With the FTC filing law suit against Bob Barefoot for false and misleading advertising, and the discovery of lead in one coral calcium brand both happening in June, coral calcium has been severely wounded. Others jumped on the anti-coral bandwagon and suggested coral was no different from cheap calcium carbonate or limestone–that it was just an overpriced calcium supplement.
The $64,000 question is whether the bad rap is justified or are we throwing the baby out with the bath water? Okay, everyone agrees Mr. Barefoot exaggerated coral’s benefits to sell product, and having his infomercial forced off the air was fair treatment; but should we dismiss coral entirely or does it deserve a closer look?
Whatever your beliefs, be prepared for another round of advertising. Several new infomercials, including one with a well-known country singer, are in production to be launched this fall/winter, filling the void left by the removal of Robert Barefoot’s show. These television promotions are likely to rekindle broad interest and you will soon, once again, be answering patients’ questions about the merits of coral calcium products. Here are the pitfalls to watch for.
Load of Bunk #1—“Lead in Coral Calcium”
Let’s get some perspective. ConsumerLabs, a watchdog group, did find a higher than Proposition 65 lead level in one bottle, from one batch, from one brand, of coral calcium. With over 300 brands of coral calcium in a market experiencing vertical growth, it is not surprising that one bad apple has emerged. The vast majority of coral comes from two suppliers who test every batch and offer third party lab results showing Proposition Compliant lead levels. The news that was not published is that almost every other coral brand has been tested by ConsumerLabs, or one of the many other labs around the country, with passing scores.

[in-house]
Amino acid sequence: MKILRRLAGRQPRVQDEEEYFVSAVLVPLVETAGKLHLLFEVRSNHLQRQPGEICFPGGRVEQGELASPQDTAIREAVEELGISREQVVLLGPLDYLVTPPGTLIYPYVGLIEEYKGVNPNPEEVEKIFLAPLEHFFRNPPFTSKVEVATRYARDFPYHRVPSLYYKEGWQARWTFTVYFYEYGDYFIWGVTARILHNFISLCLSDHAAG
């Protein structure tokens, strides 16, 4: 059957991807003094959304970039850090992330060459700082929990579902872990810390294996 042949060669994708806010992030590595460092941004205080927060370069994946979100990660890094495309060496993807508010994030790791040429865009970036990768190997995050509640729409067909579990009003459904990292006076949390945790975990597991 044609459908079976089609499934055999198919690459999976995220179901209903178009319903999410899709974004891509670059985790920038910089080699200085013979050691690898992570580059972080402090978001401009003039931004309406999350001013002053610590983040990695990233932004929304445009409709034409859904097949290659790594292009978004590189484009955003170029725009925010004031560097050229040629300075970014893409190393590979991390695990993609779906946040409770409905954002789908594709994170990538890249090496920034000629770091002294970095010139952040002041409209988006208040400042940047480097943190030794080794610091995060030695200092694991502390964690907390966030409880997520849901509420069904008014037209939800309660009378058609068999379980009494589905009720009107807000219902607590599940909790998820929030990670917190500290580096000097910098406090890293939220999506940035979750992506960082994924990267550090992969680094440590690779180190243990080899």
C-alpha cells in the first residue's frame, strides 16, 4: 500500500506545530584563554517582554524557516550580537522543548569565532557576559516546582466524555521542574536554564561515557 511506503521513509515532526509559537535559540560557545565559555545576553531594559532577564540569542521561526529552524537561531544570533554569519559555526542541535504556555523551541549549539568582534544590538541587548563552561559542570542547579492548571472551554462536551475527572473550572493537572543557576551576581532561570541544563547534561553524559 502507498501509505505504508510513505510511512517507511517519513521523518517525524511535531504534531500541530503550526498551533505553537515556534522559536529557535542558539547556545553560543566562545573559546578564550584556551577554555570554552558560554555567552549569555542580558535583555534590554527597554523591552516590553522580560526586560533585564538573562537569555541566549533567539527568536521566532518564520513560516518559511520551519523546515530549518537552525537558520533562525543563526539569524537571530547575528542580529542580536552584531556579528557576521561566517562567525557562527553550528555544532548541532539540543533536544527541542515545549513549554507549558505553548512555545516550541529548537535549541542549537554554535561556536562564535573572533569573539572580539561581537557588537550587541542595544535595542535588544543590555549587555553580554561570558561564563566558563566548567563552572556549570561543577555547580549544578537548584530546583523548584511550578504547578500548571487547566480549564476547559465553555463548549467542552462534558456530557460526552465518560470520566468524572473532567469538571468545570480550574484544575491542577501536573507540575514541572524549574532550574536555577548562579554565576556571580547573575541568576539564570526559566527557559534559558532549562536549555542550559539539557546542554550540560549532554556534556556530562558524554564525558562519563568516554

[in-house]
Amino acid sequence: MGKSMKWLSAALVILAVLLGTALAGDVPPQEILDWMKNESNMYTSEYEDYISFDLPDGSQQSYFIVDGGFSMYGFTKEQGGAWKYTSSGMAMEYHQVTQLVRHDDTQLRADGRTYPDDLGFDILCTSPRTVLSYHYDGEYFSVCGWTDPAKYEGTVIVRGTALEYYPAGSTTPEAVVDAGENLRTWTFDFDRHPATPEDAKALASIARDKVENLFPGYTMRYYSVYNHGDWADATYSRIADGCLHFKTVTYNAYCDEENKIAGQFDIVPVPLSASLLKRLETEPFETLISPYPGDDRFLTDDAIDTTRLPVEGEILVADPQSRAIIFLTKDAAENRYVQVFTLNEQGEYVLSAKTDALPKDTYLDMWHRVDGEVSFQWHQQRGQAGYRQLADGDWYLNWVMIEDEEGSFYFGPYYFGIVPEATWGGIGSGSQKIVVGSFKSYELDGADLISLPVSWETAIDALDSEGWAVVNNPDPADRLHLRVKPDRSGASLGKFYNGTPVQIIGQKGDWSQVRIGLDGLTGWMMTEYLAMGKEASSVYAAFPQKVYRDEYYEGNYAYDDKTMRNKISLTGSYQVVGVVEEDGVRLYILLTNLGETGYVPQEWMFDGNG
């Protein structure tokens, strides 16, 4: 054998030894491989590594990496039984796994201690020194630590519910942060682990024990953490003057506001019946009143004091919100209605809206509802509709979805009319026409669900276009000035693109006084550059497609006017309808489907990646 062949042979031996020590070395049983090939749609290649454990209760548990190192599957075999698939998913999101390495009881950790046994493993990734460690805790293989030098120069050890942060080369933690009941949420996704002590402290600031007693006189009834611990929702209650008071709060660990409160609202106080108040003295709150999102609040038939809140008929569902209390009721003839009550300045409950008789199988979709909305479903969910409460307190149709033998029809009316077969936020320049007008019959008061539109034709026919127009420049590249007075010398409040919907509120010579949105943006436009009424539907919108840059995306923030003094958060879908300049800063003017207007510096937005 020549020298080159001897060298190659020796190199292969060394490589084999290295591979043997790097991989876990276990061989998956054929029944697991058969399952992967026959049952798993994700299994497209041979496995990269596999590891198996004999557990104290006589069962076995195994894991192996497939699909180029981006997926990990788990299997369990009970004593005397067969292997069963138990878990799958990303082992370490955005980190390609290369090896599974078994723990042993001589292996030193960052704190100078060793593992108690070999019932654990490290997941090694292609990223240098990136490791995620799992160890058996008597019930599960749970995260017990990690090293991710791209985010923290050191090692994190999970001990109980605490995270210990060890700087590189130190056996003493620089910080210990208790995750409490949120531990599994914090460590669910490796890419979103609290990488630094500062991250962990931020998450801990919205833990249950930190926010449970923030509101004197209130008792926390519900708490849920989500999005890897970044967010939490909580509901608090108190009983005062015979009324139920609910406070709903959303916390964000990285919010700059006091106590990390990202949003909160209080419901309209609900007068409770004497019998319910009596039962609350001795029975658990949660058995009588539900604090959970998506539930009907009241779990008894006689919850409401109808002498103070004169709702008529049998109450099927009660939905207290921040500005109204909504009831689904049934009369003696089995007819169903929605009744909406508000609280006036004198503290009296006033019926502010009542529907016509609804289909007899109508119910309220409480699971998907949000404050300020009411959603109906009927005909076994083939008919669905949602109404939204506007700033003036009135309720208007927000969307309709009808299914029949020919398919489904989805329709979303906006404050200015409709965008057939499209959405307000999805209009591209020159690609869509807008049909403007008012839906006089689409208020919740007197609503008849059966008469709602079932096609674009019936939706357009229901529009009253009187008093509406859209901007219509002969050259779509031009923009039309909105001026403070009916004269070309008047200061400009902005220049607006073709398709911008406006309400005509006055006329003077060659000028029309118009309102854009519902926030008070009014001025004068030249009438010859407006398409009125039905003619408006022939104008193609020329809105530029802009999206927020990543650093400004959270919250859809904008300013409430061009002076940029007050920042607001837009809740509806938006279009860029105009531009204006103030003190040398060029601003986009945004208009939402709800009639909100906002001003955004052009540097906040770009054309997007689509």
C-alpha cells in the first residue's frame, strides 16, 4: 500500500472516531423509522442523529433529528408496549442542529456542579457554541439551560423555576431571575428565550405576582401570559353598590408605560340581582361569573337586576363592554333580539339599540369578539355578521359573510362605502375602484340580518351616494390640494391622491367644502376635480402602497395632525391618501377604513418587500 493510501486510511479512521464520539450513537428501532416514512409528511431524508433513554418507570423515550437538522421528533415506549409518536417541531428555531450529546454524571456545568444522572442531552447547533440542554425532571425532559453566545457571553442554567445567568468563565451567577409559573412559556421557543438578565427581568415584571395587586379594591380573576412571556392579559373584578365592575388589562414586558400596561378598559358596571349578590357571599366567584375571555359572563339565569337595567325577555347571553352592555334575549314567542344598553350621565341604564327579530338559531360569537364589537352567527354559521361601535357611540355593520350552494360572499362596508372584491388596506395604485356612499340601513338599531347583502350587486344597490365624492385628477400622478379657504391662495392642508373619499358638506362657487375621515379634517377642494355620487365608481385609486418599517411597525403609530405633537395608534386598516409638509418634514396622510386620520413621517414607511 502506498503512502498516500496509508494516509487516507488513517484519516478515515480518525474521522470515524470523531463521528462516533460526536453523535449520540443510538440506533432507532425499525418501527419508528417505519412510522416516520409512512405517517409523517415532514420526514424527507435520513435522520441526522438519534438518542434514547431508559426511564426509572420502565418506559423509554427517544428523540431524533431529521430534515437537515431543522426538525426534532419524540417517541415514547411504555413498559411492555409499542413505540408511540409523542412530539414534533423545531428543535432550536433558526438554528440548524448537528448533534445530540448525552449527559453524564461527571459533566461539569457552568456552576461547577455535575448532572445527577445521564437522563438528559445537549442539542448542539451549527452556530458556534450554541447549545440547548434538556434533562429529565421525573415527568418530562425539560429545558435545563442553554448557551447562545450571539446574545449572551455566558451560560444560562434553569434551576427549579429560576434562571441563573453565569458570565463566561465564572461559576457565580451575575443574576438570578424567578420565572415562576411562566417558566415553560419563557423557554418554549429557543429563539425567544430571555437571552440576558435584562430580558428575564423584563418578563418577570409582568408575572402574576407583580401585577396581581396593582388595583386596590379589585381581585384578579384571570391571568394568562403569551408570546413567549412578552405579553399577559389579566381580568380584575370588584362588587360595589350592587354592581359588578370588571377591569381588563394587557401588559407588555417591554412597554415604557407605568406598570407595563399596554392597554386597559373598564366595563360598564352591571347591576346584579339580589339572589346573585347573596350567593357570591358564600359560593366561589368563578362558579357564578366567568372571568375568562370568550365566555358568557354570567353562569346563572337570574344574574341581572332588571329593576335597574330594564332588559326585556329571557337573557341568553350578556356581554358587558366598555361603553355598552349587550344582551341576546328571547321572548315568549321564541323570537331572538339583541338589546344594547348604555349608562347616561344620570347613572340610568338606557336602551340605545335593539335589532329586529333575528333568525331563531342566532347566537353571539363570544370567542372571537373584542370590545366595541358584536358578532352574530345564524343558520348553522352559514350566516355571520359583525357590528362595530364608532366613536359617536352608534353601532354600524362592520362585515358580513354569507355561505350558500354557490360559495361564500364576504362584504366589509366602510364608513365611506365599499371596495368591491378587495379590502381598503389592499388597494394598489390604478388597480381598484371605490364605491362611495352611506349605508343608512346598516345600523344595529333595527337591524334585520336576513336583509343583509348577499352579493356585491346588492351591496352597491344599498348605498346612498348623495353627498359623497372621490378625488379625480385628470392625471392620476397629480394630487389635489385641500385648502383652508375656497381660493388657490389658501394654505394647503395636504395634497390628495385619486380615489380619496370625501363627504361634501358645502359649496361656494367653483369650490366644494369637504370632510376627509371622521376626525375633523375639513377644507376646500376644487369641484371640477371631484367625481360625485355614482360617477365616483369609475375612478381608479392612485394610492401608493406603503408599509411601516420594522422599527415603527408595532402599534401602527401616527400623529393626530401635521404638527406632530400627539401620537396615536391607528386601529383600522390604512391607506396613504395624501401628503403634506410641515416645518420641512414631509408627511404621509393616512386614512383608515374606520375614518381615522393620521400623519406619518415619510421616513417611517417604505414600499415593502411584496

Steaming Pile of Bunk #2–“Coral calcium is the same as calcium carbonate.”
An initial inquiry revealed that calcium from coral is, indeed, in a carbon-based form, but that is where the similarities end. Even a cursory glance at the electron microscope photo below indicates differing properties.
Coral contains seventy-three minerals not found in calcium carbonate supplements. According to the National Research Council, 25 of the 73 are essential minerals, and 60 of these minerals are naturally found in human milk and blood, indicating that they have unknown functions. It is widely recognized that these trace minerals are often missing entirely from our soils and food in some locations, so it makes sense to supplement.
One recent coral entry is a live harvested coral from Brazil which is particularly high in trace minerals–about twelve times more than Okinawan varieties, which are long dead and somewhat depleted. (www.brazilcoral.com) This Brazilian coral is actually an algae and, hence, has vegetable proteins to which the minerals can chelate. Heat treatment is avoided so the non-mineral marine nutrients stay in tact with this particular form of coral.